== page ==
Sponsored: What Really Happens in the Brewery Lab
Presented by Great Lakes Brewing Company
Craft beer lovers often misunderstand the role of the brewery room (or sometimes closet) that’s brimming with laboratory equipment. Your brewery tour guide may mention the importance of the lab and sensory tastings in producing consistent, high-quality beer, but if your tour passes the lab, it’s typically a drive-by.
“Since we are behind glass, I sometimes feel like we’re in a zoo,” says Robert Hollerorth, Great Lakes Brewing Company’s lab manager. “Tour groups might glance into the lab, but when they see all the equipment, it reminds them of the misery of high school chemistry lab, and they’re often happy to move on.”
Hollerorth dispels a common myth about what brewery labs do: “We don’t typically develop beer recipes in the lab. Research and development starts in the brewpub (see previous article on Great Lakes Brewing’s Pub Exclusives). However, the lab team does analyze new and experimental beers produced in the brewpub and figures out how to accurately scale them up for brewery production if necessary.
After 16 years at Great Lakes Brewing, 10 of those in the lab, Hollerorth has been intimately involved with adding new processes and procedures as well as state-of-the-art equipment for testing beer at every stage of its production, packaging and shelf life.
The lab crew works with every batch starting with raw ingredient analysis. That analysis doesn’t end until months after the beer is packaged. The lab follows a prescribed series of quality tests on every aspect of every brew—from ingredients to the final product.
Lab staff test every shipment of hops and malt to ensure it complies with Great Lakes Brewing’s quality standards. Then every batch of beer is assigned an identification number that grows in length as it progresses through the brewery.
“It’s like the beer’s social security number. From then on, that beer will always be known by its brew number,” Hollerorth says.
The number goes on the packaged product as well, so every bottle of beer is traceable—even after it’s sold.
As that batch of beer moves through the brewery, say it is Eliot Ness 18458 (Amber Lager), it gets its own “biography,” per Hollerorth. The lab and brewers check on the fermenting EN18458 daily. They add extensive notes to EN18458’s brew sheet, recording gravity, pH, yeast cell concentration and healthiness, and other parameters. Each batch is tasted several times before filtering and packaging. Together, the brewers and lab team write that beer’s story.
“In this facility, we’ve brewed some of our year-round beers nearly a thousand times now, and we have clear expectations for how each one behaves during the fermentation process,” Hollerorth says. “We do take corrective action if needed, although it doesn’t happen often. The bigger the brewery, typically the less variation you’ll have with your product because of tighter controls. Sometimes we need to take corrective action, and we hope to catch it early in the process.”
Everyone who works at Great Lakes can participate in the daily sensory tastings, although Hollerorth notes the most popular day of the week is “Fermenter Friday.” On that day, the sensory panel tastes beers out of the fermenters before they are filtered and packaged. The other days of the week, the panel tastes archived packaged beer. A supply of bottles from each batch is placed in dark, cold storage for its entire shelf life. Each beer is tasted on its packaging day, then re-tasted as many times as possible over the life of the beer. Previous tasting panels have determined the optimum shelf life of each beer.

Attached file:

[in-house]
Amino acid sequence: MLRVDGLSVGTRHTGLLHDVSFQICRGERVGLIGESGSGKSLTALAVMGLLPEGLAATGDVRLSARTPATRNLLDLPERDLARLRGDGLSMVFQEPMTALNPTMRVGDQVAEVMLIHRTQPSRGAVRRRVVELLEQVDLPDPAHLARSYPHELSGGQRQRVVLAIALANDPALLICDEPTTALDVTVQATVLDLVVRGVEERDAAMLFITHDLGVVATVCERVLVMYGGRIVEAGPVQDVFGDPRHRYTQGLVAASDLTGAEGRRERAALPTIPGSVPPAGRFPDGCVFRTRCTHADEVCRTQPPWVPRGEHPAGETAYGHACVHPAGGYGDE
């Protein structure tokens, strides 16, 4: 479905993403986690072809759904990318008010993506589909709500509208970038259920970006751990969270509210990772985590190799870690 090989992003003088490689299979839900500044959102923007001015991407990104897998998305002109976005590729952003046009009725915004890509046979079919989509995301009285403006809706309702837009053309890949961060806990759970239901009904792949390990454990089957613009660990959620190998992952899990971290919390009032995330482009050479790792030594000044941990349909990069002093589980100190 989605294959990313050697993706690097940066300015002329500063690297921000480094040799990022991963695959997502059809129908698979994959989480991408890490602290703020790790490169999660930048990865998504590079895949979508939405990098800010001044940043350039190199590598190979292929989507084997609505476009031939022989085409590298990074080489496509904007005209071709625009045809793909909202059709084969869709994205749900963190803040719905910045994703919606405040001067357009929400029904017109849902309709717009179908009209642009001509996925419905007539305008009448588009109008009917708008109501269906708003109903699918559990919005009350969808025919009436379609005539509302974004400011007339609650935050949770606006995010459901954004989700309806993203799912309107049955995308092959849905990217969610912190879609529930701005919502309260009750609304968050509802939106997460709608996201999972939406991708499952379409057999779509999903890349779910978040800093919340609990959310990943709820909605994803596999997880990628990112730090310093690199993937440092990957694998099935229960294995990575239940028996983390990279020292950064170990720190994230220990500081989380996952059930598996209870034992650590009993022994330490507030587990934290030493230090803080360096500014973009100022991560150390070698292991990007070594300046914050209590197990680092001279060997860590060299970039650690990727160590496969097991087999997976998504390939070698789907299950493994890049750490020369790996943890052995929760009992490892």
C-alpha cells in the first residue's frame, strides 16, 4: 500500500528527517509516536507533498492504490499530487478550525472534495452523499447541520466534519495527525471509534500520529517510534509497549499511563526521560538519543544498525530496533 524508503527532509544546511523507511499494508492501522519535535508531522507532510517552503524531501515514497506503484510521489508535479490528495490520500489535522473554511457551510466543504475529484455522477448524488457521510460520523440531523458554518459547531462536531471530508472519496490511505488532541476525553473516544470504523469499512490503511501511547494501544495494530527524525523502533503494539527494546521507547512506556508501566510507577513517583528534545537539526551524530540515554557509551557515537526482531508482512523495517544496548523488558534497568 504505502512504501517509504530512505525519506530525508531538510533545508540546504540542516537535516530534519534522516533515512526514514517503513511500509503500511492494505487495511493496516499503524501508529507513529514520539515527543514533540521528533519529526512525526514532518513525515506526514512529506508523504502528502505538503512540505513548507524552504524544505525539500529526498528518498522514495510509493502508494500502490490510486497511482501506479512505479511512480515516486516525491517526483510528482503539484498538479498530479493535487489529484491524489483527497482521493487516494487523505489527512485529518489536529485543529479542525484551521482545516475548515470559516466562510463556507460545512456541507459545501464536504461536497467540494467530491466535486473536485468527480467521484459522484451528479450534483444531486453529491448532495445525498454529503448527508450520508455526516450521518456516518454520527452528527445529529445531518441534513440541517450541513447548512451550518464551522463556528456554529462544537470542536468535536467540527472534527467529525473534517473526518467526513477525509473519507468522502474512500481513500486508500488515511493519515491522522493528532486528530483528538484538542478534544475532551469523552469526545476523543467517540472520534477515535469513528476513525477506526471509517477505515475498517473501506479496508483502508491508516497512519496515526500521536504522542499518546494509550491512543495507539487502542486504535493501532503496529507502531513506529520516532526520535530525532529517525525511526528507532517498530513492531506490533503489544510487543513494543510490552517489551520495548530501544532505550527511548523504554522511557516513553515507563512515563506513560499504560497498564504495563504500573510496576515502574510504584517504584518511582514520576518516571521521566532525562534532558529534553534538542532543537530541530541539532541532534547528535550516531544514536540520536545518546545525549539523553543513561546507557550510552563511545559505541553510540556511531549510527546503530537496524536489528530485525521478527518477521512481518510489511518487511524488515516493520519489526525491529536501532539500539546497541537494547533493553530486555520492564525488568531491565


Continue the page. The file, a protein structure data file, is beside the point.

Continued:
Lagers typically have freshness expiration dates of 110 days, while IPAs only get 90 days. Porters and stouts have longer shelf lives. The typical rule of thumb is the hoppier the beer, the shorter its shelf life. Hops can degrade relatively quickly—even when protected from light and heat.
“IPAs have a notoriously short shelf life,” Hollerorth says. “We are especially vigilant about monitoring our kegged IPAs, which periodically undergo their own unique taste panel assessment. We even retrieve kegs from the field to accumulate additional data, ensuring that they reliably hold up through their freshness window.”
Mondays through Thursdays, the sensory panel performs blind tastings of three of the same beers—one packaged that day, one that’s in the middle of its shelf life, and one that’s at or nearing its expiration date. The panel accumulates data by assigning a numerical value to the beer’s appearance, aroma, and flavor that enables detailed statistical analysis. That data is added to the batch’s biography.
“We typically have more than 60 years of tasting experience in the room most days, even if it’s only three or four of us,” Hollerorth says. “The sensitivity of our tasting panel is so finely developed that their blind analysis is almost infallible. There could be six decades of experience tasting Dortmunder (Gold Lager). They’ve tasted so many Dorts that they can almost always tell where the beer is in its life.”
Hollerorth adds that the lab team constantly works to improve their processes by sharing information with other breweries, visiting other breweries, and utilizing the resources of educational institutes such as the Siebel Institute of Technology. Great Lakes Brewing’s most recent lab equipment purchase is a gas chromatography-mass spectrometry machine, which measures and analyzes volatile organic compounds. This enables qualitative and quantitative analysis of beer at many stages of production, similar to some of the largest breweries.